The brand also offers invitation-only events, the opportunity to purchase rare, special release bottles and Ambassadors-only Maker's Mark merchandise such as glasses, special ice trays and DVDs. The program is so exclusive, Maker's Mark doesn't even advertise it. Truly loyal consumers will find it on their own or they can be invited by other Ambassadors. The entire program of exclusivity creates a closer brand relationship and deeply passionate advocates.

Driving quality engagement leads to loyalty

Ultimately creating customer loyalty is not about the purchase, but instead it’s about driving consistent engagement with your brand.

This type of loyalty can be encouraged by creating a compelling experience surrounding the purchase, including elements like education, the ability to engage and share with friends, and cultivating broader discussion among community members.

Matthew Kates

Published 9 December, 2013 by Matthew Kates

Matt Kates is Vice President, Strategic Services at HelloWorld and is a contributor to Econsultancy.

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Comments (3)

Caleb Storkey

Caleb Storkey, Blogger, Coach, Strategist, Communicator at Caleb Storkey

Love the comment about exclusivity. There's something so disappointing about someone becoming a customer of a company only to find new customers get a better deal then they do.

It doesn't feel exclusive, it feels like you're being taken for granted. By offering deals/ offers/ benefits based on the length of time you are with the organisation, grows an increased level of buy in and motivation to stay loyal.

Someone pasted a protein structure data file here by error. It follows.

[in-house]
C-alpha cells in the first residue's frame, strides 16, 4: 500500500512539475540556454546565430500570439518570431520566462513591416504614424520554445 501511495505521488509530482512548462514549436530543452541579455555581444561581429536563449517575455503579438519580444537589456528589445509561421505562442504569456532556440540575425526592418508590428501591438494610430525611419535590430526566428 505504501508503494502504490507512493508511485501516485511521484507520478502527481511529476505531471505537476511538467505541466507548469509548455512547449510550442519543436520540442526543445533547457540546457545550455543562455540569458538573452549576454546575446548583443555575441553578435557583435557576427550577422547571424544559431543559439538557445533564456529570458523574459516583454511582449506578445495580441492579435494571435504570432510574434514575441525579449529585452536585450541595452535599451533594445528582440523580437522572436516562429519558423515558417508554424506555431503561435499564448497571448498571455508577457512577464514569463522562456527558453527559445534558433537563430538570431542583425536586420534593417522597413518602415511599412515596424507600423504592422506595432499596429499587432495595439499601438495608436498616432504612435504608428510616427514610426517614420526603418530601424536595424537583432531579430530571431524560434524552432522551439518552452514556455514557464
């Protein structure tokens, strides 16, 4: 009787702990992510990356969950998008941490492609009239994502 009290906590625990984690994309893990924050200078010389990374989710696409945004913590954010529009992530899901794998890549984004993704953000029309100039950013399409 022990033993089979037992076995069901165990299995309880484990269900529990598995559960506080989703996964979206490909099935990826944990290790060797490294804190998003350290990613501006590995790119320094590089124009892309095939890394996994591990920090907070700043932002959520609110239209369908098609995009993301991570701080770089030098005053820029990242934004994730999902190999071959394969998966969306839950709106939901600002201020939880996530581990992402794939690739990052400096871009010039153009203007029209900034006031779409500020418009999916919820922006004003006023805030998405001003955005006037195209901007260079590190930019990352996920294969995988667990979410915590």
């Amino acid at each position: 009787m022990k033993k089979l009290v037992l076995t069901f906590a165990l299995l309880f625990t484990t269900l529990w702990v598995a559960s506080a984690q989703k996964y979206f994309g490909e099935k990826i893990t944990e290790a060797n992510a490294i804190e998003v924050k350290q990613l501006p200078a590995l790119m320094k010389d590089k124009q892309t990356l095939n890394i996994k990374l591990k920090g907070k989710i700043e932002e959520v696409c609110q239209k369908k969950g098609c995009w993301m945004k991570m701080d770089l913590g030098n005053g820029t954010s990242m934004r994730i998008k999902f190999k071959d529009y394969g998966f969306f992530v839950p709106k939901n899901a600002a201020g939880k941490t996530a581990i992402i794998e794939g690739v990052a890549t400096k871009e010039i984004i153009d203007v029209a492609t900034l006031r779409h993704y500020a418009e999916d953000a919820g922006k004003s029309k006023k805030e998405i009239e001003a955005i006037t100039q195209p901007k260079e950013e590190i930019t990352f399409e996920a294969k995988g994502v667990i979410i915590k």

Thanks for this post. Great content.

over 4 years ago

Dominic Byrne

Dominic Byrne, Chief Digital Officer (CDO) at DigiToro

Good article Matt. I am in the tyre game so our average purchase cycle is 3.2 years, varying greatly between drivers. It’s a very difficult challenge to keep the brand top of mind.

I love the “ambassador” recommendation, that’s a great approach. I often talk about converting our customers to advocates or ambassadors but I haven’t thought to officially name them that…..

You have to give something away to get something back, add value by making contact with content that is personalized and localized to each customer. To be a relevant as humanly positive without being creepy, a fine line to nail.

Merry Christmas.

over 4 years ago


shabreka motin

please let me winner

over 4 years ago